In “The Magician’s Nephew” Polly and Digory find a world that connects theirs to all sorts of hidden lands like Charn and Narnia.
The Bible has a magical world like this too…
Just like the attic above Digory’s family apartment that linked all the homes together, all of the worlds in C.S. Lewis’ beloved Narnia series are connected by the wood between the worlds.
This place is featured prominently in “The Magician’s Nephew” but also shows up in some of the other stories too.
The Bible has a place like this, it’s called the Inter-Testimental Period. It’s the world of 400+ years between the Old Testament and the New Testament. It too is a “magical” world where just about anything can happen.
This is where I started my latest class as a part of Life University here at church on Wednesday nights. You can find a PDF on my notes page under “New Testament Survey…”
The Bible talks about this time in Daniel 8; 11; Zechariah 9; and even Hebrews 11, but most of our information comes from the OT Apocrypha (Hebrew writings in Greek) like 1-2 Maccabees, Josephus, Herodotus, and the Dead Sea Scrolls.
The OT (basically) ends in the Persian period as we see Cyrus allowing Jews to return to rebuild the temple, and then Artaxerxes sends Ezra back to restore/rebuild Jerusalem. This was basically a peaceful time and the first of sex epochs of time in the world between the testaments. It is during this time, when there was no temple to be able to worship as the OT prescribes, that the synagogue was invented. Ten Hebrew men, and their families, could get together and devote themselves to prayer and studying God’s word, this would be a synagogue or “gathering.” Eventually, they would set aside specific people to study God’s word and lead these synagogues, this is when the concept of a “Rabbi” was created, during captivity in Babylon, and it is also when many Jews picked up the Babylonian language of Aramaic.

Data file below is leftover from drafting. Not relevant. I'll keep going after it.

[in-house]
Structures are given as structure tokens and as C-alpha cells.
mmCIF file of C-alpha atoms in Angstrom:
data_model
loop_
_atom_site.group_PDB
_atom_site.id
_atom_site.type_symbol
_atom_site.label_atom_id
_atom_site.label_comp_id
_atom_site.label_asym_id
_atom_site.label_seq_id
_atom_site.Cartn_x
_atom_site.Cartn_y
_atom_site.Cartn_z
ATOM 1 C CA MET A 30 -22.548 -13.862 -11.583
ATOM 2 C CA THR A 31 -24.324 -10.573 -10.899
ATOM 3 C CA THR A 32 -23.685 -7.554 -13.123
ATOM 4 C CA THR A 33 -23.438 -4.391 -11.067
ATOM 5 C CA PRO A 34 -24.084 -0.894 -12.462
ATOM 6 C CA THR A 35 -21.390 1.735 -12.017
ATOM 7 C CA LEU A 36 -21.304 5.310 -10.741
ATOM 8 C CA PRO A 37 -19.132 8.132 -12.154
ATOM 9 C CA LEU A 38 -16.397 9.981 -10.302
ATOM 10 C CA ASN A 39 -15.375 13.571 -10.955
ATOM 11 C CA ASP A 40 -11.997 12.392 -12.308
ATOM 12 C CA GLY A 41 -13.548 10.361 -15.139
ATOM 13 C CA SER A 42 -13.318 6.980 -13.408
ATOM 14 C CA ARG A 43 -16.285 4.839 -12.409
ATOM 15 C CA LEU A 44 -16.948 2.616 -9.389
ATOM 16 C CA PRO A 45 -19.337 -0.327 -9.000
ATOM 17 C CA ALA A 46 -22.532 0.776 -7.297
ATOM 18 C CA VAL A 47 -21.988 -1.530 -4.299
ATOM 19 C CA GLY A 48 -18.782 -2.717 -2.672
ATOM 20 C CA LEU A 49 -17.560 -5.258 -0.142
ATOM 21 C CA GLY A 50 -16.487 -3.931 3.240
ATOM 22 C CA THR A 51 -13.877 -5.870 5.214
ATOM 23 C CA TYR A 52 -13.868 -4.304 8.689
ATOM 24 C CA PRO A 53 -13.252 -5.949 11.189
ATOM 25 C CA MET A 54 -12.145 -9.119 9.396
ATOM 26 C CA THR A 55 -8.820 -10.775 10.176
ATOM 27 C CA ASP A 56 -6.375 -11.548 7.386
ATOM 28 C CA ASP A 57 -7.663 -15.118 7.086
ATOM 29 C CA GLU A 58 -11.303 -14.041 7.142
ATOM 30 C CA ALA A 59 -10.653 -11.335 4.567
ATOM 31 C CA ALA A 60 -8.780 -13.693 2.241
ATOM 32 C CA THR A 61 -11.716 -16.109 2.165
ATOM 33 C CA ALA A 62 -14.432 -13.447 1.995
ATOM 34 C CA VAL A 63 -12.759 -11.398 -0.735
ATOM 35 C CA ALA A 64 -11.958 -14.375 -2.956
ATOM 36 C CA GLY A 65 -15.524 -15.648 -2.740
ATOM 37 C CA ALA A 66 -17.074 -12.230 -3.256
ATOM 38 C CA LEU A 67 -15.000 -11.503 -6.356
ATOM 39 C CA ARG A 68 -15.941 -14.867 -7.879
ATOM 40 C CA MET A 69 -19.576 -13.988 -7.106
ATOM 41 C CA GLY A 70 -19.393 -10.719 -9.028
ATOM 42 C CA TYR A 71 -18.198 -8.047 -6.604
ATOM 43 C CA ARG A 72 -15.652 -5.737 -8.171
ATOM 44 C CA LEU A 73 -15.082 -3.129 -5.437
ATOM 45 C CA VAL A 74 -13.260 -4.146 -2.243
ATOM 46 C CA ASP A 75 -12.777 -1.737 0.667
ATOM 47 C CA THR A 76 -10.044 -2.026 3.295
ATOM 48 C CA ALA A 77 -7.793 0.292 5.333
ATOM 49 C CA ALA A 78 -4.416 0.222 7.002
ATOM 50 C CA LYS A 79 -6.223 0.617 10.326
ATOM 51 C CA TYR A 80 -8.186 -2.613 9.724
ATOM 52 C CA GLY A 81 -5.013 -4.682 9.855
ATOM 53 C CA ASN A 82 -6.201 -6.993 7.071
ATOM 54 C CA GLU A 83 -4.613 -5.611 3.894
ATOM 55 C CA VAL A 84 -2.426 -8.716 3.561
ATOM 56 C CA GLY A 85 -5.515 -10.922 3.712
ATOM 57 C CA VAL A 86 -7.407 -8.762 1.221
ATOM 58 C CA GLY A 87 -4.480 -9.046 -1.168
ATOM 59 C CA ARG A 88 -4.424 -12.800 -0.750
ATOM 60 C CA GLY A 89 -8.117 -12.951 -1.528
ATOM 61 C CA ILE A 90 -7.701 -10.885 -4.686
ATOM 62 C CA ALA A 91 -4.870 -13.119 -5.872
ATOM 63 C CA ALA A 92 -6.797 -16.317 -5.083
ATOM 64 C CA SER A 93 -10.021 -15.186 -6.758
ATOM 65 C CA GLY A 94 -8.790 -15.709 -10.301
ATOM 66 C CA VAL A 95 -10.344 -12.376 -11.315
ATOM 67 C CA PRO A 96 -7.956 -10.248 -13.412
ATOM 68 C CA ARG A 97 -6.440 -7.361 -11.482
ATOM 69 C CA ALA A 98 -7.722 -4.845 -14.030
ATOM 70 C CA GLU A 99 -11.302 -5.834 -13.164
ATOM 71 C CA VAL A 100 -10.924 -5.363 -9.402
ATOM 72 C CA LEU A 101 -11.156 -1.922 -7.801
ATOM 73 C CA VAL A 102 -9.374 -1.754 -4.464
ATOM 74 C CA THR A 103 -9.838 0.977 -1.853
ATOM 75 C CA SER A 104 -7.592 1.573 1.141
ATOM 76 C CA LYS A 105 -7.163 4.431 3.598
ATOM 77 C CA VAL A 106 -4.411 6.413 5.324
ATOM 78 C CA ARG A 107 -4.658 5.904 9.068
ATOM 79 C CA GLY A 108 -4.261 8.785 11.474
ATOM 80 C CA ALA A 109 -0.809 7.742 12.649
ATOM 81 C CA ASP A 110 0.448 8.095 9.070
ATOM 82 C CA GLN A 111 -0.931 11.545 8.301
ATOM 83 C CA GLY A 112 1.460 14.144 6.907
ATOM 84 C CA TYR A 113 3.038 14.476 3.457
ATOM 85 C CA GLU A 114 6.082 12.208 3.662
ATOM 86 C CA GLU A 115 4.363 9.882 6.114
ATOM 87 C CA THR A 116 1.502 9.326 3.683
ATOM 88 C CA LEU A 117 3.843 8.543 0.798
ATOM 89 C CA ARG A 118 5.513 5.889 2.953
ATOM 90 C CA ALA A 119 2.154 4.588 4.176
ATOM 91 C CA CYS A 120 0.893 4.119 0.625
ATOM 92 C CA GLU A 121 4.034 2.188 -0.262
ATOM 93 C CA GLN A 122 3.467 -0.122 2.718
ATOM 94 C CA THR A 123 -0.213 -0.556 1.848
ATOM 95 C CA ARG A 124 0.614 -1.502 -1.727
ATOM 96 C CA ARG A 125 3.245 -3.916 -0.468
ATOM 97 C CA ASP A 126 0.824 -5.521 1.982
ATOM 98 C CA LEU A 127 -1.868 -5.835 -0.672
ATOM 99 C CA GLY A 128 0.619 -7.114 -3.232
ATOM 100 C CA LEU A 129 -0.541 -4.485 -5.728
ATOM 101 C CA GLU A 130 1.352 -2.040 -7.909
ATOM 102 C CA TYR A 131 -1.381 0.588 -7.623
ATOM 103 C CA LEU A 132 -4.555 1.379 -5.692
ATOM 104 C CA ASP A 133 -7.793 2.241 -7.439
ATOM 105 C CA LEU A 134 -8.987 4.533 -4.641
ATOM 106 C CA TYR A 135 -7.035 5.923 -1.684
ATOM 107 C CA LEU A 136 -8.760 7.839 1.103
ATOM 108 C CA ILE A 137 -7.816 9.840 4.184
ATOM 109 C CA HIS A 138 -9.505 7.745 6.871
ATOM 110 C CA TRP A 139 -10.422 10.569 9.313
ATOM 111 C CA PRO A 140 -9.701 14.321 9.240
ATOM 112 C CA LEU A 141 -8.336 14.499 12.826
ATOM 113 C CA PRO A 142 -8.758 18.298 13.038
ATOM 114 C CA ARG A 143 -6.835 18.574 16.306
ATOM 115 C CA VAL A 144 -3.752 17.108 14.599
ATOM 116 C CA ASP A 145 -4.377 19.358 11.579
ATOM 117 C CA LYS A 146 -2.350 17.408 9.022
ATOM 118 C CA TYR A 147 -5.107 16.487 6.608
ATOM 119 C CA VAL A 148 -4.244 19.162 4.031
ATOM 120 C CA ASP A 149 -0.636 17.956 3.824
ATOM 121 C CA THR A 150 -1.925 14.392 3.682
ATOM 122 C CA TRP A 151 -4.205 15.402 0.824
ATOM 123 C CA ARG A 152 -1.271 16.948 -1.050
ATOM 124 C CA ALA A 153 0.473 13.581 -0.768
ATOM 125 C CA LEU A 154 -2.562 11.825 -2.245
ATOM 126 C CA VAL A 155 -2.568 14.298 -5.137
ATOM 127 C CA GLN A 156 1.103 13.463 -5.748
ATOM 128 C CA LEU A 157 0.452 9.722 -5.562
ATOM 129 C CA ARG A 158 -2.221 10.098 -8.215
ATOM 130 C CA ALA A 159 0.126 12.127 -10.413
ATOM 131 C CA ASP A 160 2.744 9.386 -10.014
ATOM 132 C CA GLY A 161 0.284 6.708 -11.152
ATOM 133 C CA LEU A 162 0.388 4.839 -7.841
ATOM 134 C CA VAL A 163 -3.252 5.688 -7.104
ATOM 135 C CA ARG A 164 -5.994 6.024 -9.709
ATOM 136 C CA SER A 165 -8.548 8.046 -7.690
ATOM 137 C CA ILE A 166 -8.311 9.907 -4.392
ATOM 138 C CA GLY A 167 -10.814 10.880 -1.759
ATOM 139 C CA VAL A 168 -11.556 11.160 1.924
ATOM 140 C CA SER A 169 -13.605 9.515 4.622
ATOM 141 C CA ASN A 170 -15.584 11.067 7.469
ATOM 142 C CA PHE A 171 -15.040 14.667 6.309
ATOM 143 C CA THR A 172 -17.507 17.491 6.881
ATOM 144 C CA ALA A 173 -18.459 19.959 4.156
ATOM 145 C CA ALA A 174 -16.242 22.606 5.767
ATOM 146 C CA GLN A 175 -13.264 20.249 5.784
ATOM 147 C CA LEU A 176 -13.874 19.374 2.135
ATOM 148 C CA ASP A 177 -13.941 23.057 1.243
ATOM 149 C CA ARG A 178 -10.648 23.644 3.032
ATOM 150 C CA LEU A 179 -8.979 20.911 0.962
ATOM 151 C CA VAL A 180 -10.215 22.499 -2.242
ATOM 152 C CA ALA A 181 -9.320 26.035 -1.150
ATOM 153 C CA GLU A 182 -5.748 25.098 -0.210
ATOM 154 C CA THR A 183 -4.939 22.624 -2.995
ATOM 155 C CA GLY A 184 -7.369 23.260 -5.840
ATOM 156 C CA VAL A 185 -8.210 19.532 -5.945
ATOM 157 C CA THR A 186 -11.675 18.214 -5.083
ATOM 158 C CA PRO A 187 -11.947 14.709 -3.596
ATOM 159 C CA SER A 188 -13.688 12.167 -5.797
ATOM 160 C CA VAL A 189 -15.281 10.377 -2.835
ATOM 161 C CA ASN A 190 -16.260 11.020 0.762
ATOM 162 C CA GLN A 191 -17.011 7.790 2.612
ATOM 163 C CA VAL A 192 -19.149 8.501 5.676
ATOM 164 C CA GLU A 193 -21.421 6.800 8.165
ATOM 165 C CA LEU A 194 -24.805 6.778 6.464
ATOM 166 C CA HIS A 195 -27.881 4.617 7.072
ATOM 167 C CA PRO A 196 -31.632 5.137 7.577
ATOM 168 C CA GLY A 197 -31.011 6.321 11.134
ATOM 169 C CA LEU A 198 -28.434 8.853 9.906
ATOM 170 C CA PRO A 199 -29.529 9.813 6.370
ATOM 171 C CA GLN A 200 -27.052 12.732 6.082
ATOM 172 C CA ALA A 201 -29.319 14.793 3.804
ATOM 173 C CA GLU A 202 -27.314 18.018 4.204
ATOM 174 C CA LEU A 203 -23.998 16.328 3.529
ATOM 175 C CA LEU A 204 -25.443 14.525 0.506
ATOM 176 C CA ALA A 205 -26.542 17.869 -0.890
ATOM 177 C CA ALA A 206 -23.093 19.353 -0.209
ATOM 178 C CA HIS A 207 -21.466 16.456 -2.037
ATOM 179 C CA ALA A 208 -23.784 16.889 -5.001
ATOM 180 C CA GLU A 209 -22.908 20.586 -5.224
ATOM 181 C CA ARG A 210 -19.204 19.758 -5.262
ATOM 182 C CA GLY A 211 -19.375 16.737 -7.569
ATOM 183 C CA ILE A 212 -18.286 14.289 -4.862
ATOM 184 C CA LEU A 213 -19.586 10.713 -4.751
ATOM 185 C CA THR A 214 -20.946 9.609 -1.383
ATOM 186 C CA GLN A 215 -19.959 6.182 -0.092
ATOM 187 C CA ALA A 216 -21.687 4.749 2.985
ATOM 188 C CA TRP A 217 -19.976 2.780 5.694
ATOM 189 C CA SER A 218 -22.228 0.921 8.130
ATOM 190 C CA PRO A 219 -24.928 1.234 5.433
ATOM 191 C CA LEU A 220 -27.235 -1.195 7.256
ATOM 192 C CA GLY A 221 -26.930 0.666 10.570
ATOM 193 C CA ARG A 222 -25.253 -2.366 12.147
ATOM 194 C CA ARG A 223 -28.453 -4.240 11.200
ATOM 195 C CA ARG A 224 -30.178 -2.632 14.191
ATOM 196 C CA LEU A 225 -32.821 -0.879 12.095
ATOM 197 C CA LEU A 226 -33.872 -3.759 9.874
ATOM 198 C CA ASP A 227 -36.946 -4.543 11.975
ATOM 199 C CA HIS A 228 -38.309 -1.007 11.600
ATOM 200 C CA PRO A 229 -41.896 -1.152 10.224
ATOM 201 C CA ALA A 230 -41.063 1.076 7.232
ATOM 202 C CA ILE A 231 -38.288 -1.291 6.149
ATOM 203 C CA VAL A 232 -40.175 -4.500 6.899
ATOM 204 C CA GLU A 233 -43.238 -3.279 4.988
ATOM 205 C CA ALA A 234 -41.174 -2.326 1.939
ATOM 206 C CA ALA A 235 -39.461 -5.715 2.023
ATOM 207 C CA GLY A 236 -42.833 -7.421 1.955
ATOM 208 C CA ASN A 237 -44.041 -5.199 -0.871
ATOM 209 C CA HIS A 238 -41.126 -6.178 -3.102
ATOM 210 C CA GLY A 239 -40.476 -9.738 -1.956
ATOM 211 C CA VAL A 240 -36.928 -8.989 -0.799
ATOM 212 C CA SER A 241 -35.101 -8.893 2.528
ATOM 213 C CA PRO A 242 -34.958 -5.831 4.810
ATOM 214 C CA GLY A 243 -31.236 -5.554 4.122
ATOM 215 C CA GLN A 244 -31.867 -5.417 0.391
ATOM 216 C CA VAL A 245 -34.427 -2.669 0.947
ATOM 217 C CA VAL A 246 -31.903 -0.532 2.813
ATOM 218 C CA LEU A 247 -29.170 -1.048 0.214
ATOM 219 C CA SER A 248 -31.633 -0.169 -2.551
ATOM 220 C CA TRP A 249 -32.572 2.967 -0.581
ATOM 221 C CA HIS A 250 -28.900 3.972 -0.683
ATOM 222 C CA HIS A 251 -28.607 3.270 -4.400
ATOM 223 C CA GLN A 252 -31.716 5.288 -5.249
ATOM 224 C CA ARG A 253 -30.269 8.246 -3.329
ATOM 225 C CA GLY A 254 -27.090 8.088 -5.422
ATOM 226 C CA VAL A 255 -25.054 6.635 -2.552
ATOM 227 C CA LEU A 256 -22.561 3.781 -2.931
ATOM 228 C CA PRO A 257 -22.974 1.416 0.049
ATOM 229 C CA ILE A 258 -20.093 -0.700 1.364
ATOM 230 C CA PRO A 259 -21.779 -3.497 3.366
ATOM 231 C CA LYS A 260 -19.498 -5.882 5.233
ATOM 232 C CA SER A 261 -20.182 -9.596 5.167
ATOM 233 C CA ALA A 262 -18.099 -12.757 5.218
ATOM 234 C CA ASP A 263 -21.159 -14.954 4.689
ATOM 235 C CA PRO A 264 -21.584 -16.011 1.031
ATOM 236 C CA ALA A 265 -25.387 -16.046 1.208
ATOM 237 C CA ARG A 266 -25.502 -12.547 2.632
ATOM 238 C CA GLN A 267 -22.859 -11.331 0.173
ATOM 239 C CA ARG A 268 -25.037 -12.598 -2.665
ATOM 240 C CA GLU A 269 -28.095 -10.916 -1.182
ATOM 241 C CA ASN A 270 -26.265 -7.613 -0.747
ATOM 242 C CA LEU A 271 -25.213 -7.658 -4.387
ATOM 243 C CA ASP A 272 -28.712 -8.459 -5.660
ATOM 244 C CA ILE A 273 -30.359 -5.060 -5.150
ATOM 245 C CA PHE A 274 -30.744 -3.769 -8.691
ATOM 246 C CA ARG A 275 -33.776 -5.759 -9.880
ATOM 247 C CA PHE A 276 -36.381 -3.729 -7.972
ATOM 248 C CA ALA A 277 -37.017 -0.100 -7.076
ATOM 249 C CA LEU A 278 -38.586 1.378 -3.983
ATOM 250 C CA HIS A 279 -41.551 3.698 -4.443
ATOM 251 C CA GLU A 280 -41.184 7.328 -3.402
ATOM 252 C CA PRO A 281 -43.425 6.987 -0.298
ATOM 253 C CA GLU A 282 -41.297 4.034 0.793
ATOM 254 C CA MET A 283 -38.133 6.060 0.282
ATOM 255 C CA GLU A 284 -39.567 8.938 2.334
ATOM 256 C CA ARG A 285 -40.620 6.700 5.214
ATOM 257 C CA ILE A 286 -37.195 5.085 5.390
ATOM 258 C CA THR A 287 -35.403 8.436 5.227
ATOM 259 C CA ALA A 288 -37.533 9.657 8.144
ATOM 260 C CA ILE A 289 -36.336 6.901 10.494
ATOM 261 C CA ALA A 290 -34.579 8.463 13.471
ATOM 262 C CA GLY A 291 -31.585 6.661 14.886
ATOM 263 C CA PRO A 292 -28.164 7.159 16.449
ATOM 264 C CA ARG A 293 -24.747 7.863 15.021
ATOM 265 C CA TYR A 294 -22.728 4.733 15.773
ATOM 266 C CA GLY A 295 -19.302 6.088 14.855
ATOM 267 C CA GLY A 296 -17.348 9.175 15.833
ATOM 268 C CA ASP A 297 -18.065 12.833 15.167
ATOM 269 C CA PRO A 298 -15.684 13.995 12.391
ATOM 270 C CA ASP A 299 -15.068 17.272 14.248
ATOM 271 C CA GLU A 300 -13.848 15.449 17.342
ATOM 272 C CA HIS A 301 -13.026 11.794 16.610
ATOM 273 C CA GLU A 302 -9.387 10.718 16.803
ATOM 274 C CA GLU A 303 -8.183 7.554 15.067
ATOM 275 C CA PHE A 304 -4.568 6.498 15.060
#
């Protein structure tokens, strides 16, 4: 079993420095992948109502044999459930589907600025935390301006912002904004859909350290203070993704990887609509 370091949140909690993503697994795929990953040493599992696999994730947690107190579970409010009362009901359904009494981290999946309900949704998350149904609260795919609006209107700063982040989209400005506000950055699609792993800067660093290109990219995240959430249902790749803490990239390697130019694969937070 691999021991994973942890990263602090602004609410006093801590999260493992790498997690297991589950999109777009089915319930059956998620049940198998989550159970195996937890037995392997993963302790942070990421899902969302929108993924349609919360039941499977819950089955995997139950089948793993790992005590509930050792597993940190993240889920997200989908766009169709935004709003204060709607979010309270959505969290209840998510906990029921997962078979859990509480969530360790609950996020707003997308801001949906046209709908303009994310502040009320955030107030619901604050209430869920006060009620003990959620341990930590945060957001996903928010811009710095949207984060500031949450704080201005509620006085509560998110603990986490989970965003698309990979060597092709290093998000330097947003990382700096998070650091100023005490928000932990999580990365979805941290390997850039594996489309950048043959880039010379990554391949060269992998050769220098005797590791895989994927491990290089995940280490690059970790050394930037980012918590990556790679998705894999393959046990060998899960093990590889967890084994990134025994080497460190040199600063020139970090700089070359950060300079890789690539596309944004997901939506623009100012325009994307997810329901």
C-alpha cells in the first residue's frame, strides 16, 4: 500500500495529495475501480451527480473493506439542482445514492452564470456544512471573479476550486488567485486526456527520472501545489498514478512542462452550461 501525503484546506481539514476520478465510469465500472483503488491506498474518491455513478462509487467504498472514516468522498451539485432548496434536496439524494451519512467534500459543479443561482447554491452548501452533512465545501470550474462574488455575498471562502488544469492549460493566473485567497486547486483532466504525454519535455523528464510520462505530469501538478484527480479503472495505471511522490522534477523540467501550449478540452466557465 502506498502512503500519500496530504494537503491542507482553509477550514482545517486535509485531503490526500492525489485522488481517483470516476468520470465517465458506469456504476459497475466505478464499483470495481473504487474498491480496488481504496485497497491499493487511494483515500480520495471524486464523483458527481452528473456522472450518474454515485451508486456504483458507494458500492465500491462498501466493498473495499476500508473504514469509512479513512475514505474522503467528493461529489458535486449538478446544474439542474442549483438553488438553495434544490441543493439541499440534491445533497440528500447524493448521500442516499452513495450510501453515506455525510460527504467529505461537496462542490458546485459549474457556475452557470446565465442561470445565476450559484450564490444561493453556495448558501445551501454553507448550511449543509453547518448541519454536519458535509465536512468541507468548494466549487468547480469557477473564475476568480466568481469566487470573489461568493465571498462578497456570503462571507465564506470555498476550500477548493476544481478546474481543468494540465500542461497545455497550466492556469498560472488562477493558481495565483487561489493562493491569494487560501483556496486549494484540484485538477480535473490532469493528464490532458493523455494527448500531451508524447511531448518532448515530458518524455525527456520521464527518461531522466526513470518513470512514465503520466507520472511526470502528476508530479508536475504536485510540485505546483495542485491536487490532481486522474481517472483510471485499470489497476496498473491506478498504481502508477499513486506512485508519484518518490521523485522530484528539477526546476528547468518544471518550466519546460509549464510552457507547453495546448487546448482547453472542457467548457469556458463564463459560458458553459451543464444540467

Alexander the Great had a short put massively impactful rule for the grecian period. He dealt kindly with the Jews and made Greek the lingua franca of the world. Had this not occurred, the New Testament could not have been written. When he died, Alexander’s four most powerful generals divided his empire into Egypt (Ptolemy), Syria (Seleucus), Macedonia “Grease” (Cassander), and Western/Central Asia Minor and Thrace (Lysimachus). Ptolemy was the ruler who won Israel as basically part of Egypt.
During this time, the Septuagint was translated (LXX). It is the Greek version of the OT and was the Bible of the Apostles and first church. Far and away, most of the time, when the NT quotes the OT, it is quoting the LXX. It was the common Bible of the day, and the one that the writers of the NT would have been most familiar with.
It used to be that we thought, even though the entire Roman Empire of Jesus’ day spoke Koine Greek as their primary language, Jews maintained Hebrew (or perhaps their Aramaic hold-over language from Babylonian captivity) as their primary language. However, archeological evince does not support this long-held view, and more recent developments have convinced scholars of the absolute dominance of Greek in all corners of first century life.
As an example, about 20 years ago, Pieter Van Der Horst evaluated more than 1,600 Jewish epitaphs (funerary inscriptions) in ancient Palestine dating from 300BC to AD500, and determined that 70% are Greek, about 12% are in Latin, and only 18% are Hebrew or Aramaic.
In Jerusalem itself about 40 percent of the Jewish inscriptions from the first century period (before 70 C.E.) are in Greek. We may assume that most Jewish Jerusalemites who saw the inscriptions in situ were able to read them*